Why Self-Massage Belongs in Your Daily Self-Care Routine (and How to Do It)

In the West, massage is often seen as an indulgence: something that requires booking an appointment with a professional for a special occasion or under certain physical circumstances. However, in the East massage is an integral part of self-care for body and mind. Expert Deborah explains her personal connection with this ritual, how it’s done and why you should consider practicing it.

 

As part of my advanced yoga teacher training, we were instructed to explore the Ayurvedic practice of “abhyanga” or self-massage. At first, I was not sure about this practice. In Western culture, massage is typically associated with going to the spa or treating oneself every few months. It is not something that we incorporate into our daily routine or do for ourselves. I wondered if it would feel cumbersome—another “thing” to find time for each day.

 

But I know from experience not to judge something too quickly. If we try something once, we never allow ourselves the chance to discover its true benefits. For example, when we start going to the gym, we don’t go once and expect to see results the very next day. We begin a training program and understand that it takes time to build strength and see results. So, I decided to give this Ayurvedic self-massage a chance, to do it daily and explore for myself what does (or does not) happen.

 

How to do it

According to The Chopra Center, the technique is as follows:

 

1. Be sure to use warm oil. You sit or stand comfortably and begin to apply the oil first to the crown of your head.

2. Then, you work slowly out from there in circular strokes spending a couple of minutes massaging your entire scalp.

3. You then move to the face—moving in a circular motion on your forehead, temples, cheeks and jaw. Be sure to include your ears and earlobes which contain essential acupuncture points and nerve endings.

4. Use long strokes on the arms and legs, with circular strokes on the joints of the body. Be sure to always massage toward the direction of your heart.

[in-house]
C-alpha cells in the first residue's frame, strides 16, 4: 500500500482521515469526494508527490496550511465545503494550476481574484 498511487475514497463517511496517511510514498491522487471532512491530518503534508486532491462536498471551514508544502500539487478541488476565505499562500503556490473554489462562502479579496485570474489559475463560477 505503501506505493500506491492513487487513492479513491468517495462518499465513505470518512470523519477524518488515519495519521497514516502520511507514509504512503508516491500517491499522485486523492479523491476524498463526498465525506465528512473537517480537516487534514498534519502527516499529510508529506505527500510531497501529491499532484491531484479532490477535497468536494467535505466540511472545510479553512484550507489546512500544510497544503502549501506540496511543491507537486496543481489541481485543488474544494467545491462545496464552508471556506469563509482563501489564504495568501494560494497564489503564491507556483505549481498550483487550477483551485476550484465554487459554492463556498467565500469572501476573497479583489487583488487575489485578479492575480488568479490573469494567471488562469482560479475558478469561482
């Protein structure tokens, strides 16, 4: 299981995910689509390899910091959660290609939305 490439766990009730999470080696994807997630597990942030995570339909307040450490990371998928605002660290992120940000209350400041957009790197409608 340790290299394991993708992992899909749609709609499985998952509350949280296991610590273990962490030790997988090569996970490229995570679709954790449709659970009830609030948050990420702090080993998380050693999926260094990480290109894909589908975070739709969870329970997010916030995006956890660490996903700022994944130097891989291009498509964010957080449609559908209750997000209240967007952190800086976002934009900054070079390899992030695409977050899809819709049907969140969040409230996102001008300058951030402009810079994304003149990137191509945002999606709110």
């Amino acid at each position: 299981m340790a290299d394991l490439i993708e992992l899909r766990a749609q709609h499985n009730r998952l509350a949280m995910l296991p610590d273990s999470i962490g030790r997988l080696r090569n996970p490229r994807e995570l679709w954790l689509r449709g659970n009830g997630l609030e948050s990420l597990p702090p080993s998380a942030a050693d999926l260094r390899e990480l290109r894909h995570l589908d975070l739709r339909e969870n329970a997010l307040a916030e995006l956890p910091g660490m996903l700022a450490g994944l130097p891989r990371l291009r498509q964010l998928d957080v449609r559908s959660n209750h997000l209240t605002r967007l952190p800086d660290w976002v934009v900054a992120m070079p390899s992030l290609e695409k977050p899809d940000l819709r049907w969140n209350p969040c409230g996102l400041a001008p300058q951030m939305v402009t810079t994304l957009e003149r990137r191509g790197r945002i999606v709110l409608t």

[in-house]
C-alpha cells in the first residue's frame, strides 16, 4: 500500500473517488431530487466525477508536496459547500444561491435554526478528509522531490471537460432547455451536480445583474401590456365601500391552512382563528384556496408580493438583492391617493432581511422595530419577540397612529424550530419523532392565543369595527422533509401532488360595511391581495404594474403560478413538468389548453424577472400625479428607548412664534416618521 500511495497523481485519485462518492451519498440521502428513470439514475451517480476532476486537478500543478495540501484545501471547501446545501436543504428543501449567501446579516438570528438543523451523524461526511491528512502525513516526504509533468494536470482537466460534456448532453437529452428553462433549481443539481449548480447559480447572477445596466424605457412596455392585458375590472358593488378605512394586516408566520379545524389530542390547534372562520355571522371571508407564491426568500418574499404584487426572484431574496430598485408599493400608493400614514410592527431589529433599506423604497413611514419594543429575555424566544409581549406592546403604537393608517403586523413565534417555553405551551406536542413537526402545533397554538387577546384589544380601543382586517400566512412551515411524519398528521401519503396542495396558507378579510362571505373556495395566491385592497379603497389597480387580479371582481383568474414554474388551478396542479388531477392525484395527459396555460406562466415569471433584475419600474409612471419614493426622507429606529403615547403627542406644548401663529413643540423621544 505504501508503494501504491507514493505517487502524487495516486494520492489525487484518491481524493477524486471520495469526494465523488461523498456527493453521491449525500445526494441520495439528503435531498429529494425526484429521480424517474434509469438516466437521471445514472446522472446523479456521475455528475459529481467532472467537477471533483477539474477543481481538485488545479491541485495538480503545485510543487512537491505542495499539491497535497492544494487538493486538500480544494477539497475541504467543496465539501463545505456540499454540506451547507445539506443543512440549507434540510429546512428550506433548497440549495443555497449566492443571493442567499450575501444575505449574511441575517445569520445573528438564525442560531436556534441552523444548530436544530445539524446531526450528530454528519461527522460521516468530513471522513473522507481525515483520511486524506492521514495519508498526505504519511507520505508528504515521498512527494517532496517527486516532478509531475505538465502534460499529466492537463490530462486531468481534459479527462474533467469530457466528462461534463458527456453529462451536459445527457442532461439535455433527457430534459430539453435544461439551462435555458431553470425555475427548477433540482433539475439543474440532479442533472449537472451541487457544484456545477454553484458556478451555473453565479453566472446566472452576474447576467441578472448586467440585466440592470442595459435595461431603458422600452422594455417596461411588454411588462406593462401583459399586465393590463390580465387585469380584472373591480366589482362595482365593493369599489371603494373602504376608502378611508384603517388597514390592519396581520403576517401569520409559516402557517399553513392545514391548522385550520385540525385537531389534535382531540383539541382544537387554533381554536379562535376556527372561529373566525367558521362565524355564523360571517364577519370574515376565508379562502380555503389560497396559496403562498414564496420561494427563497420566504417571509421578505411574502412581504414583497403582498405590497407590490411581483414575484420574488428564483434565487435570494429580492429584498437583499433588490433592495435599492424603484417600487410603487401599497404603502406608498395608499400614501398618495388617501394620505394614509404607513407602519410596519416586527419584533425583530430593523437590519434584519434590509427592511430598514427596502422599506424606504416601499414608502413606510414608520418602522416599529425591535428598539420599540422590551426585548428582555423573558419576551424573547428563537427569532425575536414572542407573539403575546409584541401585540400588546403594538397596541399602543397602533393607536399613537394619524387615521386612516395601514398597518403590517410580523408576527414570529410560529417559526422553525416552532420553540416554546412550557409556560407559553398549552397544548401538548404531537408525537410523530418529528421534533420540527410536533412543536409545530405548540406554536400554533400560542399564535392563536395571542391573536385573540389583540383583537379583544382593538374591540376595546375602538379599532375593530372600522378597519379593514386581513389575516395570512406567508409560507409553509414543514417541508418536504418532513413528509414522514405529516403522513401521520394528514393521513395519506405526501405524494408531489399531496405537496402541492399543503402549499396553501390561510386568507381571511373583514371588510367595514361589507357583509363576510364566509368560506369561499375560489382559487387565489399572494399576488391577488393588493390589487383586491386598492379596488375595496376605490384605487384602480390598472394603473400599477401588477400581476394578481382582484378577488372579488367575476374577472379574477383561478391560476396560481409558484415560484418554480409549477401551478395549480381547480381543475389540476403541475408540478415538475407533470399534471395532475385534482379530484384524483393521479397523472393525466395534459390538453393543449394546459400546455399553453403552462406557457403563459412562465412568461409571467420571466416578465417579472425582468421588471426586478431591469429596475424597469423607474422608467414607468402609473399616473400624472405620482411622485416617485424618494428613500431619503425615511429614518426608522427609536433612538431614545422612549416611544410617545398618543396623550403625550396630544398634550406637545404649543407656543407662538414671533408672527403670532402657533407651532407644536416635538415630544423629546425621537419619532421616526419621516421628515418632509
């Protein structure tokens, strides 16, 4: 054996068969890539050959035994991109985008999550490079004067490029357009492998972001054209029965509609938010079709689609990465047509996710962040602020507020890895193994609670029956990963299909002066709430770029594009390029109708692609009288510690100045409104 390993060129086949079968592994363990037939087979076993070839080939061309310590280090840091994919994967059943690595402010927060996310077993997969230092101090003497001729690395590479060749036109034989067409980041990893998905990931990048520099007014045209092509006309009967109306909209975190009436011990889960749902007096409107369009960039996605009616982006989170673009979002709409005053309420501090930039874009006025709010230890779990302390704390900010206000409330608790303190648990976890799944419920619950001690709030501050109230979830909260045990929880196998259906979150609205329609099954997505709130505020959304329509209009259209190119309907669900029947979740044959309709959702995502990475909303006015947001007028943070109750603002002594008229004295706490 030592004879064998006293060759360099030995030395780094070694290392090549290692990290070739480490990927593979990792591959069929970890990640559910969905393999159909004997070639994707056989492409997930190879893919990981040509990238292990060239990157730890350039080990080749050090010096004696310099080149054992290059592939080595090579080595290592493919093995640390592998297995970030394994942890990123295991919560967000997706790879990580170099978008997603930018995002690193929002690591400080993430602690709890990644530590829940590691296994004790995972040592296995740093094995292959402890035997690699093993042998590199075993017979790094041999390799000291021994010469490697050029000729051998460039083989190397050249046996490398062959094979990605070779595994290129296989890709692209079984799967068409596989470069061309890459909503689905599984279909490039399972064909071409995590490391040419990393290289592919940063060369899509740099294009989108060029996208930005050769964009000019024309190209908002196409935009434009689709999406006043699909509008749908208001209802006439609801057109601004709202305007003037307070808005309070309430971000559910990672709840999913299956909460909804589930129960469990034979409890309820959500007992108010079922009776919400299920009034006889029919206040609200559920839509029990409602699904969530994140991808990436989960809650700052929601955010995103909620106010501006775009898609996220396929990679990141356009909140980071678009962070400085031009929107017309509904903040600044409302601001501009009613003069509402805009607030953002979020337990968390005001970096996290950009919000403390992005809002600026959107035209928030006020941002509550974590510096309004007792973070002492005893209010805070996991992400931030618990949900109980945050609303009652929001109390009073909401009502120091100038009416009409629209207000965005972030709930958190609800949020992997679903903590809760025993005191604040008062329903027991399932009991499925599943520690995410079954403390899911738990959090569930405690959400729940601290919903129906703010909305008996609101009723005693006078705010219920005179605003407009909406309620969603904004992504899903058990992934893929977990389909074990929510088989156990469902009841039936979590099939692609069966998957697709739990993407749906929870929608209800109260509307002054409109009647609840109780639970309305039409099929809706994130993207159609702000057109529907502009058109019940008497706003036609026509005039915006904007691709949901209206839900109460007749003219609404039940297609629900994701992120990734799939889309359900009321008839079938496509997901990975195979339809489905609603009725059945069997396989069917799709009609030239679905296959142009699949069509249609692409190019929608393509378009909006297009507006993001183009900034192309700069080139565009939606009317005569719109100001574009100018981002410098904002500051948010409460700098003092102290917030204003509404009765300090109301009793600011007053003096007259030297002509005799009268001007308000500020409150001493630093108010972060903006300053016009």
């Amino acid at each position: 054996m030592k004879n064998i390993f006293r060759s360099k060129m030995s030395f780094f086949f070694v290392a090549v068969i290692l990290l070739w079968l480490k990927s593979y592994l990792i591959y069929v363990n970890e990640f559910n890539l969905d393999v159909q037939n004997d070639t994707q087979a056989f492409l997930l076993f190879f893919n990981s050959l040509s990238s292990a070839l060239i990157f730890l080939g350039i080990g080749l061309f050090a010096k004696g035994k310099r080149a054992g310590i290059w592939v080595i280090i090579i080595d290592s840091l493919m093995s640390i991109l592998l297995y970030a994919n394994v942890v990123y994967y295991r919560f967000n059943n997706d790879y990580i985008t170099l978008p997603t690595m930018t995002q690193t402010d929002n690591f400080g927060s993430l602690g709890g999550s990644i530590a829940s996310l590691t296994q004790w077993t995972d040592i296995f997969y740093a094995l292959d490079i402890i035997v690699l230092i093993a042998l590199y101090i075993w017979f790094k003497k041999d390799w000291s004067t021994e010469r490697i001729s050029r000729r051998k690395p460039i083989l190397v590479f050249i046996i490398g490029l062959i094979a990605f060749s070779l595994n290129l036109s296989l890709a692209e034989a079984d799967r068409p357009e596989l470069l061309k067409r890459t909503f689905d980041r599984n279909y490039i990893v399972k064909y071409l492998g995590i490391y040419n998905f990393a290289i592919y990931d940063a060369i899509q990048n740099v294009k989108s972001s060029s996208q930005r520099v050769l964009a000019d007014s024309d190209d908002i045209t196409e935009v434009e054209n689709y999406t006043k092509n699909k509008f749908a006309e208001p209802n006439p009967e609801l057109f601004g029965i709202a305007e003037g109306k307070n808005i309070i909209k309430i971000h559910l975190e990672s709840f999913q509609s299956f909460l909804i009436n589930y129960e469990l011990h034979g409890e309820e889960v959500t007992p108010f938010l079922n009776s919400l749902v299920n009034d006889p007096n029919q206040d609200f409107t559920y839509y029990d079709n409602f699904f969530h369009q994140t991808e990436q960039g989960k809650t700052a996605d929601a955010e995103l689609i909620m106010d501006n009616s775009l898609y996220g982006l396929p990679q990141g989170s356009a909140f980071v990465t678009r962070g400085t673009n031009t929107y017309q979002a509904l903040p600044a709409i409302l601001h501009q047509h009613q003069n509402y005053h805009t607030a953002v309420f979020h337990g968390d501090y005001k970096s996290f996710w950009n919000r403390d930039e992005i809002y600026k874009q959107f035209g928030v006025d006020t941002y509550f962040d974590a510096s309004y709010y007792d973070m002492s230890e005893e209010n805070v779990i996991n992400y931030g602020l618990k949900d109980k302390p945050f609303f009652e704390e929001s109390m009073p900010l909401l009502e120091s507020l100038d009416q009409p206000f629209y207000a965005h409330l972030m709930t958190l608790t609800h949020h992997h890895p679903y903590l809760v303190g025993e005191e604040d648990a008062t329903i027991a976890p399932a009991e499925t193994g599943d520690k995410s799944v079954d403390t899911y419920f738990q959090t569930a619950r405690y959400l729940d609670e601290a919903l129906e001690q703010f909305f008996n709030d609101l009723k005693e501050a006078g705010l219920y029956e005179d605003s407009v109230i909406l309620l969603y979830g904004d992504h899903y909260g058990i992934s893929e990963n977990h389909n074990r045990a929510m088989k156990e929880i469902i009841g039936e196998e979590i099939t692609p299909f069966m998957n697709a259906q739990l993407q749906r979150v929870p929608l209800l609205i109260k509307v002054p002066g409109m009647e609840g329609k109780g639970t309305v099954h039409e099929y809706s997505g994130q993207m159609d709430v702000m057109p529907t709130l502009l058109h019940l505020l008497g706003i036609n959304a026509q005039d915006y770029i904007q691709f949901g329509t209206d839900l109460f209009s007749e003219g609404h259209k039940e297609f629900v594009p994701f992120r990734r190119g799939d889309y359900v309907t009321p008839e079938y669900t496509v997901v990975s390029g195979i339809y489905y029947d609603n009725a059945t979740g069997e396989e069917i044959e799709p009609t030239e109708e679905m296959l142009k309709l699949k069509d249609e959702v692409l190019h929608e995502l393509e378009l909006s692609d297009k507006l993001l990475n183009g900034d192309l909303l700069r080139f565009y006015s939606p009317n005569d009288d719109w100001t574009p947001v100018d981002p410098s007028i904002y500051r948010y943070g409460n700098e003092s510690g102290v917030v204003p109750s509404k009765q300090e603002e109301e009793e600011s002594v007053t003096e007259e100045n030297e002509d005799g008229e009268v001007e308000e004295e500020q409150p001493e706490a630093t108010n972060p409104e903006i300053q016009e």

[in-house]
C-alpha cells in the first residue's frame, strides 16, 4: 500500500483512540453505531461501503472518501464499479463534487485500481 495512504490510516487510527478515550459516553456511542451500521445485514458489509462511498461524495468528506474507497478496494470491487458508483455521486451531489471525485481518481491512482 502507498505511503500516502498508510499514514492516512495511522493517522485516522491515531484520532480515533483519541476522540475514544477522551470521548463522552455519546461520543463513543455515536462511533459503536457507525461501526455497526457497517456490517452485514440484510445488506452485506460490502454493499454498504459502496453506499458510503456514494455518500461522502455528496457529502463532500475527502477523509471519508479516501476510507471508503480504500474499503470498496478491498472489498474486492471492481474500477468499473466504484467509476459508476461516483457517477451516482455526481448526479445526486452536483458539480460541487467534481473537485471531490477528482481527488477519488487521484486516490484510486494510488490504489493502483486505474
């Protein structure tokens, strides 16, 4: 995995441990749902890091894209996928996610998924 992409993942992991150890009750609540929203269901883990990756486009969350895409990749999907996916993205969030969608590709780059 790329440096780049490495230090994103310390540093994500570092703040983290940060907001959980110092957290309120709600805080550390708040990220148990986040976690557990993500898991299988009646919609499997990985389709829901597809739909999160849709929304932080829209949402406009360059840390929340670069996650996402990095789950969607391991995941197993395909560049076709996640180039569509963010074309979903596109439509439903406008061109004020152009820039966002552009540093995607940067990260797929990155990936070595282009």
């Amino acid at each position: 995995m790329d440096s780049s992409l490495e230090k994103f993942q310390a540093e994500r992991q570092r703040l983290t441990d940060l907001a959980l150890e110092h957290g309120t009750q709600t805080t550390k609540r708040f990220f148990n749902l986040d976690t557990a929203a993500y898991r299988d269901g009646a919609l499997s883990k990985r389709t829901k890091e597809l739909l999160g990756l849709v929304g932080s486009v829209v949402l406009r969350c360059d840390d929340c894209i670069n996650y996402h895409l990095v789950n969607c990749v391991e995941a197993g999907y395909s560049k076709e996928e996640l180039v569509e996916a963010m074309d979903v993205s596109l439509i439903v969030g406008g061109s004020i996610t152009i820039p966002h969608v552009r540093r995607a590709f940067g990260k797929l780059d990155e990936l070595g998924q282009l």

5. Massage the abdomen and chest in broad, circular strokes, following the natural lines of the intestines when on the stomach.

6. Finish the massage by spending at least a couple of minutes on the feet, which contain very important nerve endings and reflexology points that correlate to the major organs of the body.

7. If possible, sit with the oil for 5-15 minutes, and then enjoy a warm bath or shower and avoid vigorously soaping and rubbing the body.

 

Reap the physical and emotional rewards of self-massage

There is no shortage on research regarding the benefits of massage—the highlights of which include reducing pain and muscle soreness; improving digestion and circulation; aiding the body in detoxification; reducing stress and increasing “feel good” chemicals in the body.

 

Time Magazine quoted Tiffany Field, director of the Touch Research Institute at the University of Miami in the US, as saying, “Pressure receptors under the skin, when stimulated, increase vagal activity.”

 

This refers to the vagus nerve, a huge part of our nervous system that plays a role in heart rate, breathing and digestion. According to the same article, “increased activity in the vagus nerve could have—among other benefits—a meditation-like calming effect, which would explain the drop in cortisol and other stress-related symptoms.”

 

I must admit that this was definitely my experience when doing this practice daily for many months. I found myself much more relaxed throughout the day. I felt less tension in my muscles and joints. My digestion improved, and I began to feel lighter.

 

A true act of self-love, gratitude and nourishment

However, what struck me the most with abhyanga was the daily connection I was able to establish with my body. The ritual became an act of self-reverence and self-love. I realised how often I take my body for granted, or worse criticise and abuse it. During the slow and intentional self-massage, I was often flooded with feelings of gratitude. Gratitude for the miracle of this body and how it works, automatically and tirelessly, for us all the time.

 

I began to feel nourished (a healing and wonderful sensation). And as the feelings of nourishment and self-love increased, many things changed unexpectedly. I was, suddenly, able to listen more to what my body truly wanted or needed. I rested more. I exercised more. I ate healthier food. And I was honestly amazed to see how one simple ritual had a beautiful ripple effect on how I take care of myself.

 

I encourage you to try this, with an open mind and deep curiosity. What can this simple exercise offer or teach you?

Writing this article has actually inspired me to take up this practice, again. As a mom of an ever-wandering and walking one year old, god knows my body and mind can could use it. Shall we embark on this journey together? We have nothing to lose and so very much to gain. The body is a temple. And deserves our loving attentiveness. 

 

Deborah Quibell

Professional writer, healer and teacher Deborah Anne Quibell believes passionately in breathing grounded knowledge from scholarly pursuits into the fields of yoga and spirituality. A senior instructor for the Institute for Inner Studies, she holds a PhD in Depth Psychology and teaches Pranic Healing as well as yoga and meditation in studio, corporate and online environments.